In the sermon Sinners in the Hands of an Angry God, what does Edwards mean when he says, “The bow of God’s wrath is bent, and the arrow made ready on the string?”

Expert Answers
pohnpei397 eNotes educator| Certified Educator

Throughout this sermon, one of the major points that Jonathan Edwards makes over and over again is that God is angry at all people and that all people deserve for God to be angry at them.  Edwards emphasizes that God could (and perhaps should) destroy everyone and send them all to Hell, and that only his mercy prevents him from doing so. This is the meaning of the quote that you have placed in your question.

Here is the whole quote, part of which you cite:

The bow of God's wrath is bent, and the arrow made ready on the string, and Justice bends the arrow at your heart, and strains the bow, and it is nothing but the mere pleasure of God, and that of an angry God, without any promise or obligation at all, that keeps the arrow one moment from being made drunk with your blood.

When Edwards talks about “the bow of God’s wrath” he is using a metaphor.  He is saying that God’s anger is very dangerous.  It is like a weapon that can kill you.  Then, when he says that it “is bent, and the arrow made ready on the string,” he is saying that God is ready to let his anger kill you.  When an arrow is on the string of the bow and the bow is bent, the archer is ready to shoot.  He has put the arrow up against the string and has pulled back.  As soon as he lets go, the arrow will fly at its target.  This is like having a round in the chamber of a gun with the safety off and the shooter’s finger on the trigger.  In other words, this is a very dangerous situation.  The person that Edwards addresses is literally a moment away from death and damnation.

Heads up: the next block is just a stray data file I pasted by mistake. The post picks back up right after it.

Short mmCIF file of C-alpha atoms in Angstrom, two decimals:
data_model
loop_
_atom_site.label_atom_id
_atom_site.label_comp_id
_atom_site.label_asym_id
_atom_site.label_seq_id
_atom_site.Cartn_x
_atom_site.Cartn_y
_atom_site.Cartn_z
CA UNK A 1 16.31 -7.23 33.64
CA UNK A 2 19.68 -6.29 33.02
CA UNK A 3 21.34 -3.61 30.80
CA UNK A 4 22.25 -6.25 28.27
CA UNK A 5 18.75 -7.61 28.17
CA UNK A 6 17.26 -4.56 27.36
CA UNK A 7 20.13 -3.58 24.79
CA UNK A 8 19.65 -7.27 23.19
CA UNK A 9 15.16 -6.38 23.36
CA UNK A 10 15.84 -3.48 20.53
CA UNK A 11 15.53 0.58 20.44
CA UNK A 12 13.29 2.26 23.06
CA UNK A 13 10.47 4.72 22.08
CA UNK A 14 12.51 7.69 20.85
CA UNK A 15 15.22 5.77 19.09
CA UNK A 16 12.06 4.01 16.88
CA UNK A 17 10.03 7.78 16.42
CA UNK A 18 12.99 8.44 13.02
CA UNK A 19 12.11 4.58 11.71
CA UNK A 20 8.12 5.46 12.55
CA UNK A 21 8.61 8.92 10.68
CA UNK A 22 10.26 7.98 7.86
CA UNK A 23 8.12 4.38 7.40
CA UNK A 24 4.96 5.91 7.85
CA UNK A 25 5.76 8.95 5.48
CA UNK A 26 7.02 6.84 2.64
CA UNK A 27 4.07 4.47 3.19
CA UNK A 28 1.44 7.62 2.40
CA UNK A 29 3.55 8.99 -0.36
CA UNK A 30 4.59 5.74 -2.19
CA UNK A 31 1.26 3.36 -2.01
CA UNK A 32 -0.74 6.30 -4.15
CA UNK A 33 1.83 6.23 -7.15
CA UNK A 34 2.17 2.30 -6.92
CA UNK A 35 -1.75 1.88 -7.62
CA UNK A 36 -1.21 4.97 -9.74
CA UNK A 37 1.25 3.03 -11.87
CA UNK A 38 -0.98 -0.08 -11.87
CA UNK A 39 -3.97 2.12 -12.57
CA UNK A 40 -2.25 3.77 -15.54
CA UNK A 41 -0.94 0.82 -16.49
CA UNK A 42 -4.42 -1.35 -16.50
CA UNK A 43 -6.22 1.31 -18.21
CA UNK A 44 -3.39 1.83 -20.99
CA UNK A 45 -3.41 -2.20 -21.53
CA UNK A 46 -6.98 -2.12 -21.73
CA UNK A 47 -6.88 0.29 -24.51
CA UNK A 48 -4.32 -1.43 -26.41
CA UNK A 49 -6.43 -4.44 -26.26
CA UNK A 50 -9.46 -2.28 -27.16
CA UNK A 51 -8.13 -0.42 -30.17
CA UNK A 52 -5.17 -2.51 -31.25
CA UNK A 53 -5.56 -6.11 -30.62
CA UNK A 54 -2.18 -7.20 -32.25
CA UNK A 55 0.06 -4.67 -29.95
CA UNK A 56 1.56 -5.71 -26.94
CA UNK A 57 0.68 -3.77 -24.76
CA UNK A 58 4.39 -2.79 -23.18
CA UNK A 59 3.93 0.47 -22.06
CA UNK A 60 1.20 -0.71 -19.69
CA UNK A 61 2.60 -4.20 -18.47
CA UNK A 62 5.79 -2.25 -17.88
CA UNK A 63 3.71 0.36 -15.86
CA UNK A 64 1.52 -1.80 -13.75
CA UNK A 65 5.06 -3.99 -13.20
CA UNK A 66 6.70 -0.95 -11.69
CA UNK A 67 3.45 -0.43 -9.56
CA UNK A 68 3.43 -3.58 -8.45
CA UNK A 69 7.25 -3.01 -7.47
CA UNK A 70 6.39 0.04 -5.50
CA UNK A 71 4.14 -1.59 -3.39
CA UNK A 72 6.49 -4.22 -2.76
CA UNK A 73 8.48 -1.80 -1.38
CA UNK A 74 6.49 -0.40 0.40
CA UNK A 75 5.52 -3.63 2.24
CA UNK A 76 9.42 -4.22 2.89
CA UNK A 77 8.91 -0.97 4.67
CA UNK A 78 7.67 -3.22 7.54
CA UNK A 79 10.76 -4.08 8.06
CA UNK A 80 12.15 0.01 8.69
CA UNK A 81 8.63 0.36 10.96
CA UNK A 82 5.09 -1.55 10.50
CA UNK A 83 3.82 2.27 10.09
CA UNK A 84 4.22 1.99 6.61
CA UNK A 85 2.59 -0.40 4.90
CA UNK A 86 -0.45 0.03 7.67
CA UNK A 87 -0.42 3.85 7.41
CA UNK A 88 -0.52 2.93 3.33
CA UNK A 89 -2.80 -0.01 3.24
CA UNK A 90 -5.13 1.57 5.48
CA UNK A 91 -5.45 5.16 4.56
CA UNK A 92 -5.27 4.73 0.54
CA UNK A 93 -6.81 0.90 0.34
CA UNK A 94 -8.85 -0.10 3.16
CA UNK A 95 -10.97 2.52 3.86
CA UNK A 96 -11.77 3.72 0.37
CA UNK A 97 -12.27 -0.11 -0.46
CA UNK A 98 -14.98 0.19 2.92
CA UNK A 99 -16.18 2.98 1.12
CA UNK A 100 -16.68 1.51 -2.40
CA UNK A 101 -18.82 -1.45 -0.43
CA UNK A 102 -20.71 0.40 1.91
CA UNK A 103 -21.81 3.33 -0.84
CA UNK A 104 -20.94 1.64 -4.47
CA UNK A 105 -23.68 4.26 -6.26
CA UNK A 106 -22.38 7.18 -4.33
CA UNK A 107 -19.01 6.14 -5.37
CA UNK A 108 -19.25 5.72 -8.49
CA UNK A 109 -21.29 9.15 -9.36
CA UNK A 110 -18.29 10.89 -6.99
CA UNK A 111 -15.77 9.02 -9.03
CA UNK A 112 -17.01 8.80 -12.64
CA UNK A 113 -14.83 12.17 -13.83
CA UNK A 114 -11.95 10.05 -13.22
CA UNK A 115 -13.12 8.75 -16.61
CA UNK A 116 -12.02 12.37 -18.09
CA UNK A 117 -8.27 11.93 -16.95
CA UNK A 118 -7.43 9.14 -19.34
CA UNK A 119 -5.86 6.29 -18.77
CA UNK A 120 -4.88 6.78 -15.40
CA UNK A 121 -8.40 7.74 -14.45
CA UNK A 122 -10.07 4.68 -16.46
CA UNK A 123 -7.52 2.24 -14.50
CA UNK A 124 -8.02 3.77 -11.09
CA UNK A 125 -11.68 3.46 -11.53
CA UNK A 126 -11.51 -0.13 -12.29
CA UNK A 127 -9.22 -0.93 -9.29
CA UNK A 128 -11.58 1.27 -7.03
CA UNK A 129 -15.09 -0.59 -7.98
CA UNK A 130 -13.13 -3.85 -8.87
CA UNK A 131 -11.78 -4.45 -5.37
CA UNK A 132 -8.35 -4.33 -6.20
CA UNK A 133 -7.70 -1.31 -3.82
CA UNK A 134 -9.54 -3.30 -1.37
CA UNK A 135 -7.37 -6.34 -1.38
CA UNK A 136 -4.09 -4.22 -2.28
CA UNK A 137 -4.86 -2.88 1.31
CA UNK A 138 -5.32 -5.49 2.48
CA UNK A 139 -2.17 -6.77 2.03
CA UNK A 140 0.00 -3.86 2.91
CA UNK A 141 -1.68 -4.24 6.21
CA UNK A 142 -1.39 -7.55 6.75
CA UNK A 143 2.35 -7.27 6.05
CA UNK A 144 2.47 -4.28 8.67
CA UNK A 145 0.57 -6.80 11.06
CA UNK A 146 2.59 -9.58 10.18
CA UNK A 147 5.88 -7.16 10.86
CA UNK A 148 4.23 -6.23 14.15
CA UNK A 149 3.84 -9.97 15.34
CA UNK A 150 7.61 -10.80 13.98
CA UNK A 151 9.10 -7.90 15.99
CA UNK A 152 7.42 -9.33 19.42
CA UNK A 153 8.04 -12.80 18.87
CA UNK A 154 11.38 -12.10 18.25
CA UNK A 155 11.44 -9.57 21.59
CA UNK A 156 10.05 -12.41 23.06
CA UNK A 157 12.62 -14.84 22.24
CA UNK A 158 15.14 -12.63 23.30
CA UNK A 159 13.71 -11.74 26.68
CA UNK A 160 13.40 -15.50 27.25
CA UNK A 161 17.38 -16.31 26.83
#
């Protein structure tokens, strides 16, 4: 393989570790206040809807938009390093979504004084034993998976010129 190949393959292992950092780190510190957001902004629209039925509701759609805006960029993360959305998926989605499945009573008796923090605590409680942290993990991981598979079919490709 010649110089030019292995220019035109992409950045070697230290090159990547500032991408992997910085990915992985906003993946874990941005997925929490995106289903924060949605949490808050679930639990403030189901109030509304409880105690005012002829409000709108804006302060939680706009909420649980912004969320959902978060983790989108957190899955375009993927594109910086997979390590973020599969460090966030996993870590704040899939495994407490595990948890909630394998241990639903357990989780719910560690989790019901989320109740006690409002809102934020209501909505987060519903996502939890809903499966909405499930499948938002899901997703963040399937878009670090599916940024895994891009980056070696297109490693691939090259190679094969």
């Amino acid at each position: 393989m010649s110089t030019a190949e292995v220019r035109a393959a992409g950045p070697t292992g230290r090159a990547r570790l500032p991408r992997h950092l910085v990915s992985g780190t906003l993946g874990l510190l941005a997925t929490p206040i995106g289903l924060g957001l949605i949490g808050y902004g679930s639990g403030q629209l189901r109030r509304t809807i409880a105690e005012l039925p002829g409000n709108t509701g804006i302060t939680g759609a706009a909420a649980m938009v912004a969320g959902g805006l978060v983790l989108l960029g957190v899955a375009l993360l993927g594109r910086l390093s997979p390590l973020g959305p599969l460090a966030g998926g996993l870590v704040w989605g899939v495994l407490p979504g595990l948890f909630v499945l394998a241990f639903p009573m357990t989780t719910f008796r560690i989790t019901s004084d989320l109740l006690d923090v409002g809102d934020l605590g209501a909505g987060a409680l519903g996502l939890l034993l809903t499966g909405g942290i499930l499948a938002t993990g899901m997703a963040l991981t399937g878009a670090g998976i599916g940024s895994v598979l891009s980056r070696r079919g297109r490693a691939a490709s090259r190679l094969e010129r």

By using this metaphor, and by emphasizing that God is very angry at people, Edwards meant to frighten people and also to make them grateful.  He wanted them to be afraid when they realized that they deserved to be killed and damned.  He also wanted them to be grateful to God for not punishing them in the way they deserved.  This is what this quote means and why Edwards uses it.

Read the study guide:
Sinners in the Hands of an Angry God

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